Texas GavelOur last four posts on the highest civil court in the Lone Star State went from Bloody Day at Texas Supreme Court (Mar. 28, 2014) to Do Plaintiffs Stand a Chance in the Supreme Court of Texas? (Apr. 25) to Do Plaintiffs Stand a Chance in the Supreme Court of Texas — Part 2 (May 30) to Do Plaintiffs Stand a Chance in the Texas Supreme Court — Part 3 (June 23).

The streak continues. In the three Fridays that followed our June 23 post — the Court usually issues opinions at the end of each business week — the Court has kept up its, er, consistency.

Behold, the Court:

  • Reinstated a grant of no-evidence summary judgment in favor of a defendant land owner whose employee chased a trespassing vehicle across the land at high speed, leading to a rollover and three fatalities. The Court reasoned that chasing the vehicle across unlit roads "d[id] not create [a] likelihood of serious injury to the defendants" absent evidence of "aggressive moves" on the part of the employee or the speed at which he was travelling. Boerjan v. Rodriguez, No. 12-0838 (Tex. June 27, 2014).
  • Ruled that a royalty owner was not entitled to a $10 million jury award for underpayment of royalties, finding that the costs of separating CO2 from casinghead gas may be assessed against the royalty interest as a postproduction expense, despite the parties previously classifying all oil separation activity as a production expense.  French v. Occidental Permian Ltd., No. 12-1002 (Tex. June 27, 2014).

  • Reversed a trial court order requiring a majority shareholder found to have engaged in oppressive conduct to buy-out the minority shareholder's interest for fair value. The Court ruled that a buy-out order is not an authorized remedy for oppressive conduct under the TBOC. Cardiac Perfusion Services, Inc. v. Hughes, No. 13-0014 (Tex. June 27, 2014).
  • Ruled that the imposition of a spoliation instruction against a defendant store owner who allowed video surveillance footage to be automatically erased was an abuse of discretion because the degree of resulting prejudice was not in accordance with the spoliating party's culpability. The Court reversed judgment for plaintiff and remanded for new trial. Brookshire Brothers, LTD v. Alridge, No. 10-0846 (Tex. July 3, 2014).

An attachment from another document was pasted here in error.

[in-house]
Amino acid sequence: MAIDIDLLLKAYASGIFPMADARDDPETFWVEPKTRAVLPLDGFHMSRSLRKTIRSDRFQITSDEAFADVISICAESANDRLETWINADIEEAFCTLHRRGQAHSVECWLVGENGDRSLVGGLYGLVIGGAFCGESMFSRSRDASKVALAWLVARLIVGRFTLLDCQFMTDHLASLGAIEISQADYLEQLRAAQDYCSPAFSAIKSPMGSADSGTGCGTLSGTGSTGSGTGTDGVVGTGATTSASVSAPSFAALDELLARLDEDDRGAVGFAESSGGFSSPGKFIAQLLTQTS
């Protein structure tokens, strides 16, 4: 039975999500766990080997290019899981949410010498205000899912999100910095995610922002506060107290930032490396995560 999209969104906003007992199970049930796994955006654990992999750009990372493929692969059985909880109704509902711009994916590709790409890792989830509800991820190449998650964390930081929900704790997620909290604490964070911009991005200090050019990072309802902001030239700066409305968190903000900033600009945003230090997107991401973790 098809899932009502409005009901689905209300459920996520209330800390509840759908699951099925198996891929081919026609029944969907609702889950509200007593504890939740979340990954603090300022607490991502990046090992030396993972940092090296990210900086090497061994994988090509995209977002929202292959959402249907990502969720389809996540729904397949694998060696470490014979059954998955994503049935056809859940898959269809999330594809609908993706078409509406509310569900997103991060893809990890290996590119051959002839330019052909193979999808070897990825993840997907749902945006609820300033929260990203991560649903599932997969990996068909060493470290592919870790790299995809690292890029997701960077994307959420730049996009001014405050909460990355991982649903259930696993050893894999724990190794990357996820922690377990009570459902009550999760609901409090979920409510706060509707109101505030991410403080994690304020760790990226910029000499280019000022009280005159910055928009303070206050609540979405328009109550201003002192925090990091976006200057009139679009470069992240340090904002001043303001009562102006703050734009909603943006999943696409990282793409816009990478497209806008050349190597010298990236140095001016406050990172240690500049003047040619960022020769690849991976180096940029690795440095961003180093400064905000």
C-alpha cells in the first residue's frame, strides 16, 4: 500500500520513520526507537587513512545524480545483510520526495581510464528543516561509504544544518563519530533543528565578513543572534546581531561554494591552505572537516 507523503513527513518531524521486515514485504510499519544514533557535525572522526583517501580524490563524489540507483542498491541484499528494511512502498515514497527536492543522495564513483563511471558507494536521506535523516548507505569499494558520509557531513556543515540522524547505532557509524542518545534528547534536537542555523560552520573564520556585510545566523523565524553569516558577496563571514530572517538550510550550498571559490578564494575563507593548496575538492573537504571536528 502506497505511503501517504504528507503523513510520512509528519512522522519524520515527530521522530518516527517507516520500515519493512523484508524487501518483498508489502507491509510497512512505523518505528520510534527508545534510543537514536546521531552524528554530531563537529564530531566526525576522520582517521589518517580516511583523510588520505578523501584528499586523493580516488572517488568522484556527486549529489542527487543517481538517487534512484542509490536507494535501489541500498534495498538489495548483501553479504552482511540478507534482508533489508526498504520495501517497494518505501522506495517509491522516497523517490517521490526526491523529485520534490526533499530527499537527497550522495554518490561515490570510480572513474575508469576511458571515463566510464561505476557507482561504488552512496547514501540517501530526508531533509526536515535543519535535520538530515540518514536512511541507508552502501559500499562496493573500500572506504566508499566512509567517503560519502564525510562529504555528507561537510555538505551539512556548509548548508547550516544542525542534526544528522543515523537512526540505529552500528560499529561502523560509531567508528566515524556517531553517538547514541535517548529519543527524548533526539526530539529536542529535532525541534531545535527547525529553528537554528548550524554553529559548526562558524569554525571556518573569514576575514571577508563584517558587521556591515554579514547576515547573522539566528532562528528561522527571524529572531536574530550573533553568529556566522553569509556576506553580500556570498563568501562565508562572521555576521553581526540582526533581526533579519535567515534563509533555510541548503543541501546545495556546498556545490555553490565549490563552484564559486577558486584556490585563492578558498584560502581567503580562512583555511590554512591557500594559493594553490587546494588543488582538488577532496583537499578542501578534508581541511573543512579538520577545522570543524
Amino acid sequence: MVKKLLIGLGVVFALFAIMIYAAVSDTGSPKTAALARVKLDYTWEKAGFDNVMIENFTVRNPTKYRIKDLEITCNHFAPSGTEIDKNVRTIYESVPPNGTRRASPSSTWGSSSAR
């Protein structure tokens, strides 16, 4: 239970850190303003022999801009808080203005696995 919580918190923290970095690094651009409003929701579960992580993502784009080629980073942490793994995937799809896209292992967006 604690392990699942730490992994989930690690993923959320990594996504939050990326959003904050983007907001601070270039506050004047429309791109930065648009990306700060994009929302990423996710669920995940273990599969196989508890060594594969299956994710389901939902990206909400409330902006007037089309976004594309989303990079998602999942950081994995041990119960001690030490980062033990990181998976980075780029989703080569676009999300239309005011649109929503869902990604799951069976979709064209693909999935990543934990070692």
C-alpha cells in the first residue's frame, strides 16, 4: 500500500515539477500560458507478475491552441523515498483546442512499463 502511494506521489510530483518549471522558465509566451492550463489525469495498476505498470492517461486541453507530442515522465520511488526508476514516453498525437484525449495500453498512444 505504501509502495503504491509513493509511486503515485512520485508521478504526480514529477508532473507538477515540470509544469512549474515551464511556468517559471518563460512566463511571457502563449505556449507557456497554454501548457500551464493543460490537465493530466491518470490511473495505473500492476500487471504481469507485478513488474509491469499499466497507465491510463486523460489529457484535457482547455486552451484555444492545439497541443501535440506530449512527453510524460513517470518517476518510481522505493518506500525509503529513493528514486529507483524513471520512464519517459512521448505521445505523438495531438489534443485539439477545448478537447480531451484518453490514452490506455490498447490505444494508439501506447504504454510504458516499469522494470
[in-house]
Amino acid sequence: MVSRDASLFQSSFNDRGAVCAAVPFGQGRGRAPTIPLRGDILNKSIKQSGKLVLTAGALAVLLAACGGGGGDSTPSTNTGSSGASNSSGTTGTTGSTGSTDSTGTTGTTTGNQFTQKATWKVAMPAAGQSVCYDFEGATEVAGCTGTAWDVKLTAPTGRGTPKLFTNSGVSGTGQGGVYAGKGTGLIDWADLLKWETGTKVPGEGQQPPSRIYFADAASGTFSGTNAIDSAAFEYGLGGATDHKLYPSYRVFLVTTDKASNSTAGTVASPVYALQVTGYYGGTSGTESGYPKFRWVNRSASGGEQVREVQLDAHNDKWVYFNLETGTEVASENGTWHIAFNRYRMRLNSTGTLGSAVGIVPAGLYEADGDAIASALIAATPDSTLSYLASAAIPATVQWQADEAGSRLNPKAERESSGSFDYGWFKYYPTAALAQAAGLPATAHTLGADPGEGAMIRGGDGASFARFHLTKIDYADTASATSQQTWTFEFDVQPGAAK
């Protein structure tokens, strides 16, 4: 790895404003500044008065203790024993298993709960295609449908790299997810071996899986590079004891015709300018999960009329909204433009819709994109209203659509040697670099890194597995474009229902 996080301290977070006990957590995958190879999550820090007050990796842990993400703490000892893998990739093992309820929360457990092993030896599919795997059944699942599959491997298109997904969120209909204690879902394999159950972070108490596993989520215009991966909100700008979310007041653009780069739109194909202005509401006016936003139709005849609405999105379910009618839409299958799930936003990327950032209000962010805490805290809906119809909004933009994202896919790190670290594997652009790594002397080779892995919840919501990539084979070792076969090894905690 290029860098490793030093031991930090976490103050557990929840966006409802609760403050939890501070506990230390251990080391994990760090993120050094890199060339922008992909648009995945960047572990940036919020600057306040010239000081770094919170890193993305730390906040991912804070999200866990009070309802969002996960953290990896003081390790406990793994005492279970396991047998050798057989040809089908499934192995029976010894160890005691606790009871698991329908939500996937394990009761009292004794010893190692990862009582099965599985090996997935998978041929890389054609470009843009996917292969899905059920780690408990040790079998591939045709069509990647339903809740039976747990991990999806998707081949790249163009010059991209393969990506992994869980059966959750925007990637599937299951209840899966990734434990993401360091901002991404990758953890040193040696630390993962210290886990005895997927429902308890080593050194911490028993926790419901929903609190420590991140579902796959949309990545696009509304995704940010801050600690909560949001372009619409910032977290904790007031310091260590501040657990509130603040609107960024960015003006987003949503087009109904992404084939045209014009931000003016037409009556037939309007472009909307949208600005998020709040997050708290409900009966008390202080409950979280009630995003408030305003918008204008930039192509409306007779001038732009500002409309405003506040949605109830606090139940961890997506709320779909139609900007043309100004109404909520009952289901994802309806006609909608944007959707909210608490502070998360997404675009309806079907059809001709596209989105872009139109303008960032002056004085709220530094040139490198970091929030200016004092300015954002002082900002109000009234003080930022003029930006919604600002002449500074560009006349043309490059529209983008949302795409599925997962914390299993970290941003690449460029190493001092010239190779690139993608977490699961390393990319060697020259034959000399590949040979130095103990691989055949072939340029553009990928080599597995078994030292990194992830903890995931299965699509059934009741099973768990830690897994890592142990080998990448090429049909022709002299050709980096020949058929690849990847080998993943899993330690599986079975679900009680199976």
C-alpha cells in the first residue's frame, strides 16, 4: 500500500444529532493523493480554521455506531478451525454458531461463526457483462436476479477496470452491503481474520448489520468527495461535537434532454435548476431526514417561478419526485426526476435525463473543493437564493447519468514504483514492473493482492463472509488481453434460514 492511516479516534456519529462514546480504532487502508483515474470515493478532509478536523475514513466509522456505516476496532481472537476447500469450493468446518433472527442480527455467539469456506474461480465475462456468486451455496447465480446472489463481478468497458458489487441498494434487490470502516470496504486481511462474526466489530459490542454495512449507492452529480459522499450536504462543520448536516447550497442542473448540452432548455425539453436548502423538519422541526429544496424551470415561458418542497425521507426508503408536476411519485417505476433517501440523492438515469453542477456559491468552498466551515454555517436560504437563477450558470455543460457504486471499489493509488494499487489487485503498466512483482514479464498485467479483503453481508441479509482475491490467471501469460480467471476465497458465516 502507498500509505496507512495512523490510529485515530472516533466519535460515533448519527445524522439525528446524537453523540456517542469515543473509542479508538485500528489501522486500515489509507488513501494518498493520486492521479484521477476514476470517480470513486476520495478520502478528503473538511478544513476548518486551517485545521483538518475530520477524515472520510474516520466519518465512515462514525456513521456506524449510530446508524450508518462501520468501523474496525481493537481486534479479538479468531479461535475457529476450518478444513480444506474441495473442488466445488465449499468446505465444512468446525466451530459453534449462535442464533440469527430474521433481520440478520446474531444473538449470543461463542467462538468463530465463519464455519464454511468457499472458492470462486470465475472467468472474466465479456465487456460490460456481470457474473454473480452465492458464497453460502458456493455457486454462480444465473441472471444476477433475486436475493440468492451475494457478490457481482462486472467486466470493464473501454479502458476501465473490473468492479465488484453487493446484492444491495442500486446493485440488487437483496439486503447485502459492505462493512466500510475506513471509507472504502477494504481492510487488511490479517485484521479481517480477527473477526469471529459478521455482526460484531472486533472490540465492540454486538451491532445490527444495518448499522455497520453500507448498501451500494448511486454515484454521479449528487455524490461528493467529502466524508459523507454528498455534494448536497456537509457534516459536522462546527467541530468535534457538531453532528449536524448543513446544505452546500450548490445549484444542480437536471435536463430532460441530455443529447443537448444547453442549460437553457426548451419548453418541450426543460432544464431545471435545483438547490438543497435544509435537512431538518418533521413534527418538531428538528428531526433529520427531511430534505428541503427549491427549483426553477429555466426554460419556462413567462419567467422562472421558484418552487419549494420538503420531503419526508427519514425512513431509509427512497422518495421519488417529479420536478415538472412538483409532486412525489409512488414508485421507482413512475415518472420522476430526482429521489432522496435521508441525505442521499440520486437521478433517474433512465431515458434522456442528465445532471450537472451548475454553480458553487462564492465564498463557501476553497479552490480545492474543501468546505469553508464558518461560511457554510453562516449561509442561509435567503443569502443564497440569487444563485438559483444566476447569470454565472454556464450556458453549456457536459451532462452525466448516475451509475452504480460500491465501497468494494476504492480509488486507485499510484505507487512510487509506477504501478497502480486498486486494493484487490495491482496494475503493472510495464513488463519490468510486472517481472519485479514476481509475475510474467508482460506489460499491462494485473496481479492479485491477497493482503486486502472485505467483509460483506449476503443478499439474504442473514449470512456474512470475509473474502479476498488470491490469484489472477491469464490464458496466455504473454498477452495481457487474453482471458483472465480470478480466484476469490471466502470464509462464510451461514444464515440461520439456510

• Denied a plaintiff's takings claim after the state claimed and fought for ownership of part of Plaintiff's land for two decades, reducing the value of the land and preventing her from finding a willing buyer. Although the court found that "the State's conduct is troubling," it held that no taking occurs until the assertion of ownership is coupled with taking physical possession. Porretto v. Texas General Land Office, No. 12-0483 (Tex. July 3, 2014).
  • Dismissed the claims of an asbestos plaintiff's estate because the claims failed to comply with the requirements of new legislation enacted post-injury that changed the procedural requirements for statutory wrongful death causes of action. To do so, the Court overruled a court of appeals ruling that the new requirements were unconstitutionally retroactive as applied to Plaintiff's claims.Union Carbide Corp. v. Synatzske, No. 12-0617 (July 3, 2014).
  • Overturned the denial of immunity to a government-entity defendant, dismissing a commercial tenant's breach of contract claim. Although entering into a contract for goods or services waives governmental immunity from claims by the contracting party, the Court reasoned that the lease was not such a contract despite a use restriction requiring plaintiff to operate a marina. Lubbock County Water Control v. Church & Akin, LLC, No. 12-1039 (Tex. July 3, 2014).
  • Affirmed dismissal of an asbestos plaintiff's claim against a manufacturer, finding that evidence of considerable exposure to defendant's products was, given evidence of additional exposure to other sources of asbestos, insufficient to establish causation in the absence of evidence quantifying the aggregate dose of asbestos attributable to defendant. Bostic v. Georgia-Pacific Corp., No. 10-0775 (Tex. July 11, 2014).
  • Vacated a $1.2 million jury verdict against a fuel system manufacturer for installing a faulty flex connector, resulting in massive fuel loss. The court ruled that a spoliation instruction issued against the defendant after it lost the flex connector in question was, absent evidence of intentional concealment, an abuse of discretion. Petroleum Solutions, Inc. v. Head, No. 11-0425 (Tex. July 11, 2014).

The slaughter has become extreme.

If you have a choice about where to file a case, you might give serious thought to going somewhere other than the state courts of Texas.